Special Issue "Maternal and Early-Life Nutrition and Health"

A special issue of International Journal of Environmental Research and Public Health (ISSN 1660-4601). This special issue belongs to the section "Women's Health".

Deadline for manuscript submissions: 5 May 2020.

Special Issue Editor

Prof. Li-Tung Huang
E-Mail Website
Guest Editor
Department of Pediatrics, Kaohsiung Chang Gung Memorial Hospital and Chang Gung University, Linkow, Taiwan
Interests: neurodevelopment; developmental programming; cognition; epilepsy; hepatic encephalopathy; stress; obesity

Special Issue Information

Dear Colleagues,

IJERPH is planning a Special Issue focusing on Maternal and Early-life Nutrition and Health. Nutritional challenges, including caloric restriction, macronutrient excess, and micronutrient insufficiencies during early development, i.e. prior to and during gestation, lactation, and early-life, are known to influence lifelong health. Therefore, disturbances of quality and quantity of nutrition during these sensitive time periods of development can increase the risk to develop common adult disorders, such as obesity, metabolic syndrome, cardiovascular disorder, nonalcoholic fatty liver disease, cognitive function, as well as neuropsychological disorders. Nutritional programming has become a hot research topic.

This Special Issue aims to bring together the latest research on the role of nutrition, both prior to and during pregnancy, and in early-life, on placenta function, fetal growth, and offspring development. Studies on a broad range of topics, including maternal dietary intake, neonatal and early-life nutrition, placenta pathology, and future child and adult health are warranted. Original preclinical and clinical studies, meta-analyses, and review articles will be considered. This issue seeks to provide a comprehensive composite of the advances in perinatal nutrition that can impact health.

Prof. Li-Tung Huang
Guest Editor

Manuscript Submission Information

Manuscripts should be submitted online at www.mdpi.com by registering and logging in to this website. Once you are registered, click here to go to the submission form. Manuscripts can be submitted until the deadline. All papers will be peer-reviewed. Accepted papers will be published continuously in the journal (as soon as accepted) and will be listed together on the special issue website. Research articles, review articles as well as short communications are invited. For planned papers, a title and short abstract (about 100 words) can be sent to the Editorial Office for announcement on this website.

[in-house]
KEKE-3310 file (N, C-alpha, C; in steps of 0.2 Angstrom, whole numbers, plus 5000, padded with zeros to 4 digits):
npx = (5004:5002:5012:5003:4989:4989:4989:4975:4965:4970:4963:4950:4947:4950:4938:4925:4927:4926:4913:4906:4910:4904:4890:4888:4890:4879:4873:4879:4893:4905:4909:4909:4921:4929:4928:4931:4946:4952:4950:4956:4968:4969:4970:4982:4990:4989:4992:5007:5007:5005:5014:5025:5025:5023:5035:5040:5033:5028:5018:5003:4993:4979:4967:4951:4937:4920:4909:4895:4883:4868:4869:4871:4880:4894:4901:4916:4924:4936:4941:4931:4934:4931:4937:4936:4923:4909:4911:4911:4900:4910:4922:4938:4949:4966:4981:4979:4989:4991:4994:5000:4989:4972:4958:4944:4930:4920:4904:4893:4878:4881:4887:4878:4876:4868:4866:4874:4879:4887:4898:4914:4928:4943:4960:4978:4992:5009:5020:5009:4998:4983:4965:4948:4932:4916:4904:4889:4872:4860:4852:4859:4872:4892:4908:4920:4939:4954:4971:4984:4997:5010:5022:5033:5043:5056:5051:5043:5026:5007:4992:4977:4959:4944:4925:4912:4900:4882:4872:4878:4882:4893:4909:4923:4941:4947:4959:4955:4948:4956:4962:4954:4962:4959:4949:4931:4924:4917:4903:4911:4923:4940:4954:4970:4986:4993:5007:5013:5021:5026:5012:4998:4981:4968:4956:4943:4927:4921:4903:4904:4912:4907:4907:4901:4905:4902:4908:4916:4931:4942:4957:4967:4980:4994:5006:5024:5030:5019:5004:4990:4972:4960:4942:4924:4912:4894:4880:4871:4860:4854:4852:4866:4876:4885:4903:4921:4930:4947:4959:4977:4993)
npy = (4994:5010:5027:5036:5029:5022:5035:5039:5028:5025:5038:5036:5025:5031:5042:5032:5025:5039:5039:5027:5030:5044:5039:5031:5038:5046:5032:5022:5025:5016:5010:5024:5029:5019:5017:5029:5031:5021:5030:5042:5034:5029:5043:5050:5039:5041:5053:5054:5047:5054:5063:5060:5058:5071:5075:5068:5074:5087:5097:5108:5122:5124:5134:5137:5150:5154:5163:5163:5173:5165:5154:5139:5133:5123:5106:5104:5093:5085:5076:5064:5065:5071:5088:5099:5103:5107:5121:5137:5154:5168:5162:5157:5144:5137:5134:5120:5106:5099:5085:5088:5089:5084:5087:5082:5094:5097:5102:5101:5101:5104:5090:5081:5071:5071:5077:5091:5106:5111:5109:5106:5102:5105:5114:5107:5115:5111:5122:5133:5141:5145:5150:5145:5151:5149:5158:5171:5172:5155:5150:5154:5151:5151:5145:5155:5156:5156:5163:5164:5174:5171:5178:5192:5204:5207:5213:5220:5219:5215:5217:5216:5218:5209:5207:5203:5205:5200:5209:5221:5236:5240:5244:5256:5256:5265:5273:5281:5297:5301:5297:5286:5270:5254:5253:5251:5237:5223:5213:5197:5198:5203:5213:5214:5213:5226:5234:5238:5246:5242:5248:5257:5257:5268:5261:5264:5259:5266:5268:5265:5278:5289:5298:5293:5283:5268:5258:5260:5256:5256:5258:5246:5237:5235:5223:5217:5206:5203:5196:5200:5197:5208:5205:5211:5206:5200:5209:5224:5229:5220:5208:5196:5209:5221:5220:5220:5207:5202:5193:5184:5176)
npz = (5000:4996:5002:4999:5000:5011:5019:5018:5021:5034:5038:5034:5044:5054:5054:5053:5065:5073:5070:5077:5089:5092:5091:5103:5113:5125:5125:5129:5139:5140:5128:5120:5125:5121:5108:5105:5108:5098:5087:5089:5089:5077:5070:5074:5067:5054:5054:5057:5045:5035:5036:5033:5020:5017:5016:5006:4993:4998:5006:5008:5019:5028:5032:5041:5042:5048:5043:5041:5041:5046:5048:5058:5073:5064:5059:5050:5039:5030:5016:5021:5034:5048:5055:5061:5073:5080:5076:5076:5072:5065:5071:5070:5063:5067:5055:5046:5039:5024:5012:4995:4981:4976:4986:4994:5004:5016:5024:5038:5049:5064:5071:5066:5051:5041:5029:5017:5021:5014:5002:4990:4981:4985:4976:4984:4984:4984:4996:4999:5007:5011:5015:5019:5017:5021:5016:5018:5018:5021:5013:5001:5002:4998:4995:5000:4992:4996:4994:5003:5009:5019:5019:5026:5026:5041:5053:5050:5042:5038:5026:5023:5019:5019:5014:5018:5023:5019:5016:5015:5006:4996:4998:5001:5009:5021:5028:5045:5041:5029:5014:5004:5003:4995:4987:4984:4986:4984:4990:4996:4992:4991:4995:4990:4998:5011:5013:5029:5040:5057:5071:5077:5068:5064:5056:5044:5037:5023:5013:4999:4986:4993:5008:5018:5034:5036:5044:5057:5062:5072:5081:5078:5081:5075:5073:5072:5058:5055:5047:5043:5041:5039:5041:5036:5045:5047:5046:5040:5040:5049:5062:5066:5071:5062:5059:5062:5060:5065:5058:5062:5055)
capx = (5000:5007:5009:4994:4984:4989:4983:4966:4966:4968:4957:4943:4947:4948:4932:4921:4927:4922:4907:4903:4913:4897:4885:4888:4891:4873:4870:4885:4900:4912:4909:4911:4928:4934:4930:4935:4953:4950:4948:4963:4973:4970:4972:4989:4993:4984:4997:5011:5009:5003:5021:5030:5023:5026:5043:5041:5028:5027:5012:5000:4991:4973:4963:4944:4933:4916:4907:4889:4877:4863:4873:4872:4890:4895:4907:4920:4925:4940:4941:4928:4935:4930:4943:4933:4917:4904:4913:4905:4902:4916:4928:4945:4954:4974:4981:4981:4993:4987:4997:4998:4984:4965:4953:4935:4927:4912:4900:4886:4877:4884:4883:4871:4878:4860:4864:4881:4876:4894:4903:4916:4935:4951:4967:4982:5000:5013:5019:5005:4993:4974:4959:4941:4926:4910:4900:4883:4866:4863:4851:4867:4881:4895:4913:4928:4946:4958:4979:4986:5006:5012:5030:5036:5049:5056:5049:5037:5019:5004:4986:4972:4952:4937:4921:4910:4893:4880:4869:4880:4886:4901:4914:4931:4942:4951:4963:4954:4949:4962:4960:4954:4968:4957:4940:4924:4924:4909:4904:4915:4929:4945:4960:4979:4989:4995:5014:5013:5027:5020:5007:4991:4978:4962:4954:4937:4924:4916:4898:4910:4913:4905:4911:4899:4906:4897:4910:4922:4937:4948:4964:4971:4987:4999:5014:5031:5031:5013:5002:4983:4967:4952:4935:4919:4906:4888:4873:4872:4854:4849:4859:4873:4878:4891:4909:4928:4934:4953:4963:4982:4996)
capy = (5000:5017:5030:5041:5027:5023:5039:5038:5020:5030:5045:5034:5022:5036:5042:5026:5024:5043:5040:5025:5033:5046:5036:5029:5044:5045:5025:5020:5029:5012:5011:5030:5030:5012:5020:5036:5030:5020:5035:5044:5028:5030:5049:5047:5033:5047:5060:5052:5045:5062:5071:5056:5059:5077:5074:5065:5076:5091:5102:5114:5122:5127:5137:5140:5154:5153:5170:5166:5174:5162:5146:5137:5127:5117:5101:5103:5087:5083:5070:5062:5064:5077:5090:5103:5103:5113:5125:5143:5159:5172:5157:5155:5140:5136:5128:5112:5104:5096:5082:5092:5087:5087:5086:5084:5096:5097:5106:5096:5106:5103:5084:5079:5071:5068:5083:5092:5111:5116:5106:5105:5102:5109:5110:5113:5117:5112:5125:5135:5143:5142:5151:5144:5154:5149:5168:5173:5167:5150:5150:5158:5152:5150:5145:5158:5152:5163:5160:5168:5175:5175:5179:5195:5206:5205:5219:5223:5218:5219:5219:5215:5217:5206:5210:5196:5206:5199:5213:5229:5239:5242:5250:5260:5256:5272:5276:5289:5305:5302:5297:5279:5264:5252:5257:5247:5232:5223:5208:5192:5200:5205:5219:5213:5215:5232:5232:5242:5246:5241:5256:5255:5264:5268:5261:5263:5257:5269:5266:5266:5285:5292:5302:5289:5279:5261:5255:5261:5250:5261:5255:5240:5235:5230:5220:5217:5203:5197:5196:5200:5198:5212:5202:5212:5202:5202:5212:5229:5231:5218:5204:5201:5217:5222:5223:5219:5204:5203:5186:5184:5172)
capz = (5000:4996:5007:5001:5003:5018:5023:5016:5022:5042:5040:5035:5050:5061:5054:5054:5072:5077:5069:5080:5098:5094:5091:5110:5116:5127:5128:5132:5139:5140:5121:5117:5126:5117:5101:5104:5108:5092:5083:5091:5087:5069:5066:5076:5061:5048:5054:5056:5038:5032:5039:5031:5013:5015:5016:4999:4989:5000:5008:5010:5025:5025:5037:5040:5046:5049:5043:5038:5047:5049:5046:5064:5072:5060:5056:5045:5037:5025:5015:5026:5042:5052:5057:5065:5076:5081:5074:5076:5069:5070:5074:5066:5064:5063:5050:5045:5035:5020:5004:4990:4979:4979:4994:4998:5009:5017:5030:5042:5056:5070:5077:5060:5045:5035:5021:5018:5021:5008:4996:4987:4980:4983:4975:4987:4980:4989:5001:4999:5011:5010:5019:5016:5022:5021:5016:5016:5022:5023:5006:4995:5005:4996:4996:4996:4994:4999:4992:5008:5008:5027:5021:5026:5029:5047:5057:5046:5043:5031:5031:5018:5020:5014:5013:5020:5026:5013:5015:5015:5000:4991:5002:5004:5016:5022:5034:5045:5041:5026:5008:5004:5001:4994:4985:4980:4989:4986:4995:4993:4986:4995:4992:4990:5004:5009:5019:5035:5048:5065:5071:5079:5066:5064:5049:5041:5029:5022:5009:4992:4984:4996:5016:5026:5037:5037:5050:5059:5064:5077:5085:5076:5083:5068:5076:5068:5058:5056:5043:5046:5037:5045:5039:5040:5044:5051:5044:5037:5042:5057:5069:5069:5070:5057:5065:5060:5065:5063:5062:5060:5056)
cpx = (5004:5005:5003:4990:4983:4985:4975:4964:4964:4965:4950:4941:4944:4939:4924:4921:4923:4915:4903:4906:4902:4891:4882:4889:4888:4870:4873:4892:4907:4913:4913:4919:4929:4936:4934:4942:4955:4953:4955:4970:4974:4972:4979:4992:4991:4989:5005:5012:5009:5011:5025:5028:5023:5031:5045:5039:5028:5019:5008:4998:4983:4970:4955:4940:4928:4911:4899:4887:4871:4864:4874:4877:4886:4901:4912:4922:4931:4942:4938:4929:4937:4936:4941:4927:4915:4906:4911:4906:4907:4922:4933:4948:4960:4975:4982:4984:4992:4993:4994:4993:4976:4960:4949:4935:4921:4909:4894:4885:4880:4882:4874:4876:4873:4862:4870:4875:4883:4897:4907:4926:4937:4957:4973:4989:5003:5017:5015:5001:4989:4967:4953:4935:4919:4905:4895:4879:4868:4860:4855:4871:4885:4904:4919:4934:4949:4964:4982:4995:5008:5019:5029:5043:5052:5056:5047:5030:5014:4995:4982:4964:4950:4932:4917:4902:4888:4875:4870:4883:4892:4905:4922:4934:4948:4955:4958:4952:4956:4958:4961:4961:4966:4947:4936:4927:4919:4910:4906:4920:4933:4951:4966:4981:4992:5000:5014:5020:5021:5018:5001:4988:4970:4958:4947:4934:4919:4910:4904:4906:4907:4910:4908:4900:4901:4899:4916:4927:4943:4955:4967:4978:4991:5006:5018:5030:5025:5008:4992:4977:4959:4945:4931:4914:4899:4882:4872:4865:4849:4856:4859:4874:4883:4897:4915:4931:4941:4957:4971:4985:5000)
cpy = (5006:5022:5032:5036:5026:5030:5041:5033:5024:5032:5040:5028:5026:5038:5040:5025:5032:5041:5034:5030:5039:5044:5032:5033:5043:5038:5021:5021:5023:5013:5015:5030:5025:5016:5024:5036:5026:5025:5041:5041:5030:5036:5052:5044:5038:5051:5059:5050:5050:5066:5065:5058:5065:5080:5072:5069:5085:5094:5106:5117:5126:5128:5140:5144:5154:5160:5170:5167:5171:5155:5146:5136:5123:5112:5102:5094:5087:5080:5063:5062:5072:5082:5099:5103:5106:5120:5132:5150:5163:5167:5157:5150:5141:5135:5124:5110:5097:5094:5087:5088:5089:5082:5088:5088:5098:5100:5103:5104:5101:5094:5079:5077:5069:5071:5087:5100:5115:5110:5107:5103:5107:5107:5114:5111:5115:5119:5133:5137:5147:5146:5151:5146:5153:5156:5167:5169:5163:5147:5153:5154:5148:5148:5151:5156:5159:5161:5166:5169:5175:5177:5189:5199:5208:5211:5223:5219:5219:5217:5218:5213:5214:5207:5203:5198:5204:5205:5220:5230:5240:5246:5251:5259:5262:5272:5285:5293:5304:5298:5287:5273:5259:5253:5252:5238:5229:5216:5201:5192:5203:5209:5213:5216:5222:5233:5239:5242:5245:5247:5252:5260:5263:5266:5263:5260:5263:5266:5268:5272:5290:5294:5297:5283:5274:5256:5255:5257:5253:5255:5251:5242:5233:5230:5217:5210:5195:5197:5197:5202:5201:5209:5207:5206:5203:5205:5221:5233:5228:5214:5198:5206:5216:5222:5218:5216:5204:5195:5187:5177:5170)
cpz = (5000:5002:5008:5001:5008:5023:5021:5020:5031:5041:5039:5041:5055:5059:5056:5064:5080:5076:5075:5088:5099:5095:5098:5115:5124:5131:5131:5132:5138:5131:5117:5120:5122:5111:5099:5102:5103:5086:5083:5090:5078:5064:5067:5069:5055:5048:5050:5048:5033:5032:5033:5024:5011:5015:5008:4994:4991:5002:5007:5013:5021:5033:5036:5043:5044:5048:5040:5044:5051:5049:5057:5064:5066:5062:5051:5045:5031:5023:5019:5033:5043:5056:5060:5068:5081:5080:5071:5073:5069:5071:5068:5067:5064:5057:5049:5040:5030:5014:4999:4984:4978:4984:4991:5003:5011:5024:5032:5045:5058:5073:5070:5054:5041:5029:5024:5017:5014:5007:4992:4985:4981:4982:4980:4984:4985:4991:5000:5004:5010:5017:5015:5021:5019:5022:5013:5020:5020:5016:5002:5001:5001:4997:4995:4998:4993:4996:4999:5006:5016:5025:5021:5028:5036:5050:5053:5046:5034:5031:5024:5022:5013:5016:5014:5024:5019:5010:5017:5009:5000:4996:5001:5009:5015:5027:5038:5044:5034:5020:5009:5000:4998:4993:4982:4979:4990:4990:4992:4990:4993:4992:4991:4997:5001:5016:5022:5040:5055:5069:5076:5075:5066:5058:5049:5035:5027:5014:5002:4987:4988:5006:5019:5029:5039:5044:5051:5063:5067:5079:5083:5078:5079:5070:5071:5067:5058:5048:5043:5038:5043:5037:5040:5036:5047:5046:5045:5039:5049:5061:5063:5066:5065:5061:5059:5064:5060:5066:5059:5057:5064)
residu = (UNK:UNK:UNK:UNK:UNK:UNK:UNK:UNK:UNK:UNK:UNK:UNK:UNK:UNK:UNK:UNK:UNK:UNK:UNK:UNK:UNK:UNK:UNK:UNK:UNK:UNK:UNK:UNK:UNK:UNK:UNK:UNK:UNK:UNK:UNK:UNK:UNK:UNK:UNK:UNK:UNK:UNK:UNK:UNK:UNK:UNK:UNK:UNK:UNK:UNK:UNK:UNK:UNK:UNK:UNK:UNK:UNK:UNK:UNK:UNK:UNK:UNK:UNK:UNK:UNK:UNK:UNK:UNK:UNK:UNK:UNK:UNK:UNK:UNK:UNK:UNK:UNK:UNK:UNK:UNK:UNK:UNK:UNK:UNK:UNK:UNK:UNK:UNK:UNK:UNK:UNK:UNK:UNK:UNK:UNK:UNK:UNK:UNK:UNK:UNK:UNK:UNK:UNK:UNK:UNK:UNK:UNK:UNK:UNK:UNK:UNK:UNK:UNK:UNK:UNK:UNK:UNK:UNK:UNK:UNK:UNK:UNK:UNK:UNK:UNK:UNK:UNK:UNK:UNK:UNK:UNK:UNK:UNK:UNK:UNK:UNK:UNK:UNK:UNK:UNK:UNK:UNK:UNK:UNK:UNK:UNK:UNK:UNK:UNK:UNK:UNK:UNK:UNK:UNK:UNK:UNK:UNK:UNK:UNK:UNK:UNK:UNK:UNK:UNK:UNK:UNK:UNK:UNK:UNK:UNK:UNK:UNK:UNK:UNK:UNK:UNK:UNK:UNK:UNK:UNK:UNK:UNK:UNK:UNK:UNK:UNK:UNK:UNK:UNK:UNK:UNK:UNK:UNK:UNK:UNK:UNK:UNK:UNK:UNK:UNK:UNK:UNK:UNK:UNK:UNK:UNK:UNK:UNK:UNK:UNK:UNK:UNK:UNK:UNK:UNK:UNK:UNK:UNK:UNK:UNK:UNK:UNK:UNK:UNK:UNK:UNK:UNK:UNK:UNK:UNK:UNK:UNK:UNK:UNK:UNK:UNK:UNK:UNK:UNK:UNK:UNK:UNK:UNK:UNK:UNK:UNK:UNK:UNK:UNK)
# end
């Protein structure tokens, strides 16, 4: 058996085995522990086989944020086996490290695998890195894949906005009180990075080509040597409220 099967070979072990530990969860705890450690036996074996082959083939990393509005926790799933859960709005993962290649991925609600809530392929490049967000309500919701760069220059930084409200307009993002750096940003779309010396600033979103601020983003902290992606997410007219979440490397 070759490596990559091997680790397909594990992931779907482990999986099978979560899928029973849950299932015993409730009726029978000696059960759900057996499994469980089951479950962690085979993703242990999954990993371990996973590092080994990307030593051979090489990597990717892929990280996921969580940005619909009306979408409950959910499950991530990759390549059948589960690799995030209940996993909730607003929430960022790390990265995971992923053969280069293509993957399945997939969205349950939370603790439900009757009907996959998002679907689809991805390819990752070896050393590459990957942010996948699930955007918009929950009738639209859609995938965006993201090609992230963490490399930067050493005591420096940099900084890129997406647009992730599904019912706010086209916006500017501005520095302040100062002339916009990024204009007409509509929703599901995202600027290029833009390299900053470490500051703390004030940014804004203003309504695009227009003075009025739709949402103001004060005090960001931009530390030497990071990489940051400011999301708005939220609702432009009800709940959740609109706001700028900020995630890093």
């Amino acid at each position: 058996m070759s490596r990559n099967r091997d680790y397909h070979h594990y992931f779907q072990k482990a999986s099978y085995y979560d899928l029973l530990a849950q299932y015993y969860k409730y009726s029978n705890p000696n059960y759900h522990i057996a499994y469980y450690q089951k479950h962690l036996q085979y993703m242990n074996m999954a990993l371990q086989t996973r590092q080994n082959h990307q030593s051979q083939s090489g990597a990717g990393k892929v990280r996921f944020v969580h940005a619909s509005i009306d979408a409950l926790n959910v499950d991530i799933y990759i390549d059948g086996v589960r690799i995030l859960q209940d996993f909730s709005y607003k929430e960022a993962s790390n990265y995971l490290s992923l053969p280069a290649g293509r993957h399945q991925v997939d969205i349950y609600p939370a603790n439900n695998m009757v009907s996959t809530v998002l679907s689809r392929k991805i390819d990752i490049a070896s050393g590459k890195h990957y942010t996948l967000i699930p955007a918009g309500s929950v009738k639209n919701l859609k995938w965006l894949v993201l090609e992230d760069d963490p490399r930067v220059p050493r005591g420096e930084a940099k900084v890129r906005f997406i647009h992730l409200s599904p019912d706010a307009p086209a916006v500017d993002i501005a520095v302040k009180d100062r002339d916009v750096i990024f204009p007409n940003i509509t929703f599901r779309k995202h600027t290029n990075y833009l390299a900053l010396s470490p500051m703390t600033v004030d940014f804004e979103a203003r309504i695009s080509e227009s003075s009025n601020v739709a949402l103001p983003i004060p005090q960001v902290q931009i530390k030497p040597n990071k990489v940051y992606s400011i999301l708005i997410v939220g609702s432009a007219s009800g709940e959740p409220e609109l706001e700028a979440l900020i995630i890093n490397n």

Submitted manuscripts should not have been published previously, nor be under consideration for publication elsewhere (except conference proceedings papers). All manuscripts are thoroughly refereed through a single-blind peer-review process. A guide for authors and other relevant information for submission of manuscripts is available on the Instructions for Authors page. International Journal of Environmental Research and Public Health is an international peer-reviewed open access semimonthly journal published by MDPI.

Please visit the Instructions for Authors page before submitting a manuscript. The Article Processing Charge (APC) for publication in this open access journal is 1800 CHF (Swiss Francs). Submitted papers should be well formatted and use good English. Authors may use MDPI's English editing service prior to publication or during author revisions.

Keywords

  • Maternal nutrition
  • Early-life nutrition
  • Nutritional programming
  • Maternal obesity
  • Placenta
  • Intrauterine growth retardation
  • Fetus

Published Papers (2 papers)

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Research

Open AccessArticle
The Nutritional Behaviour of Pregnant Women in Poland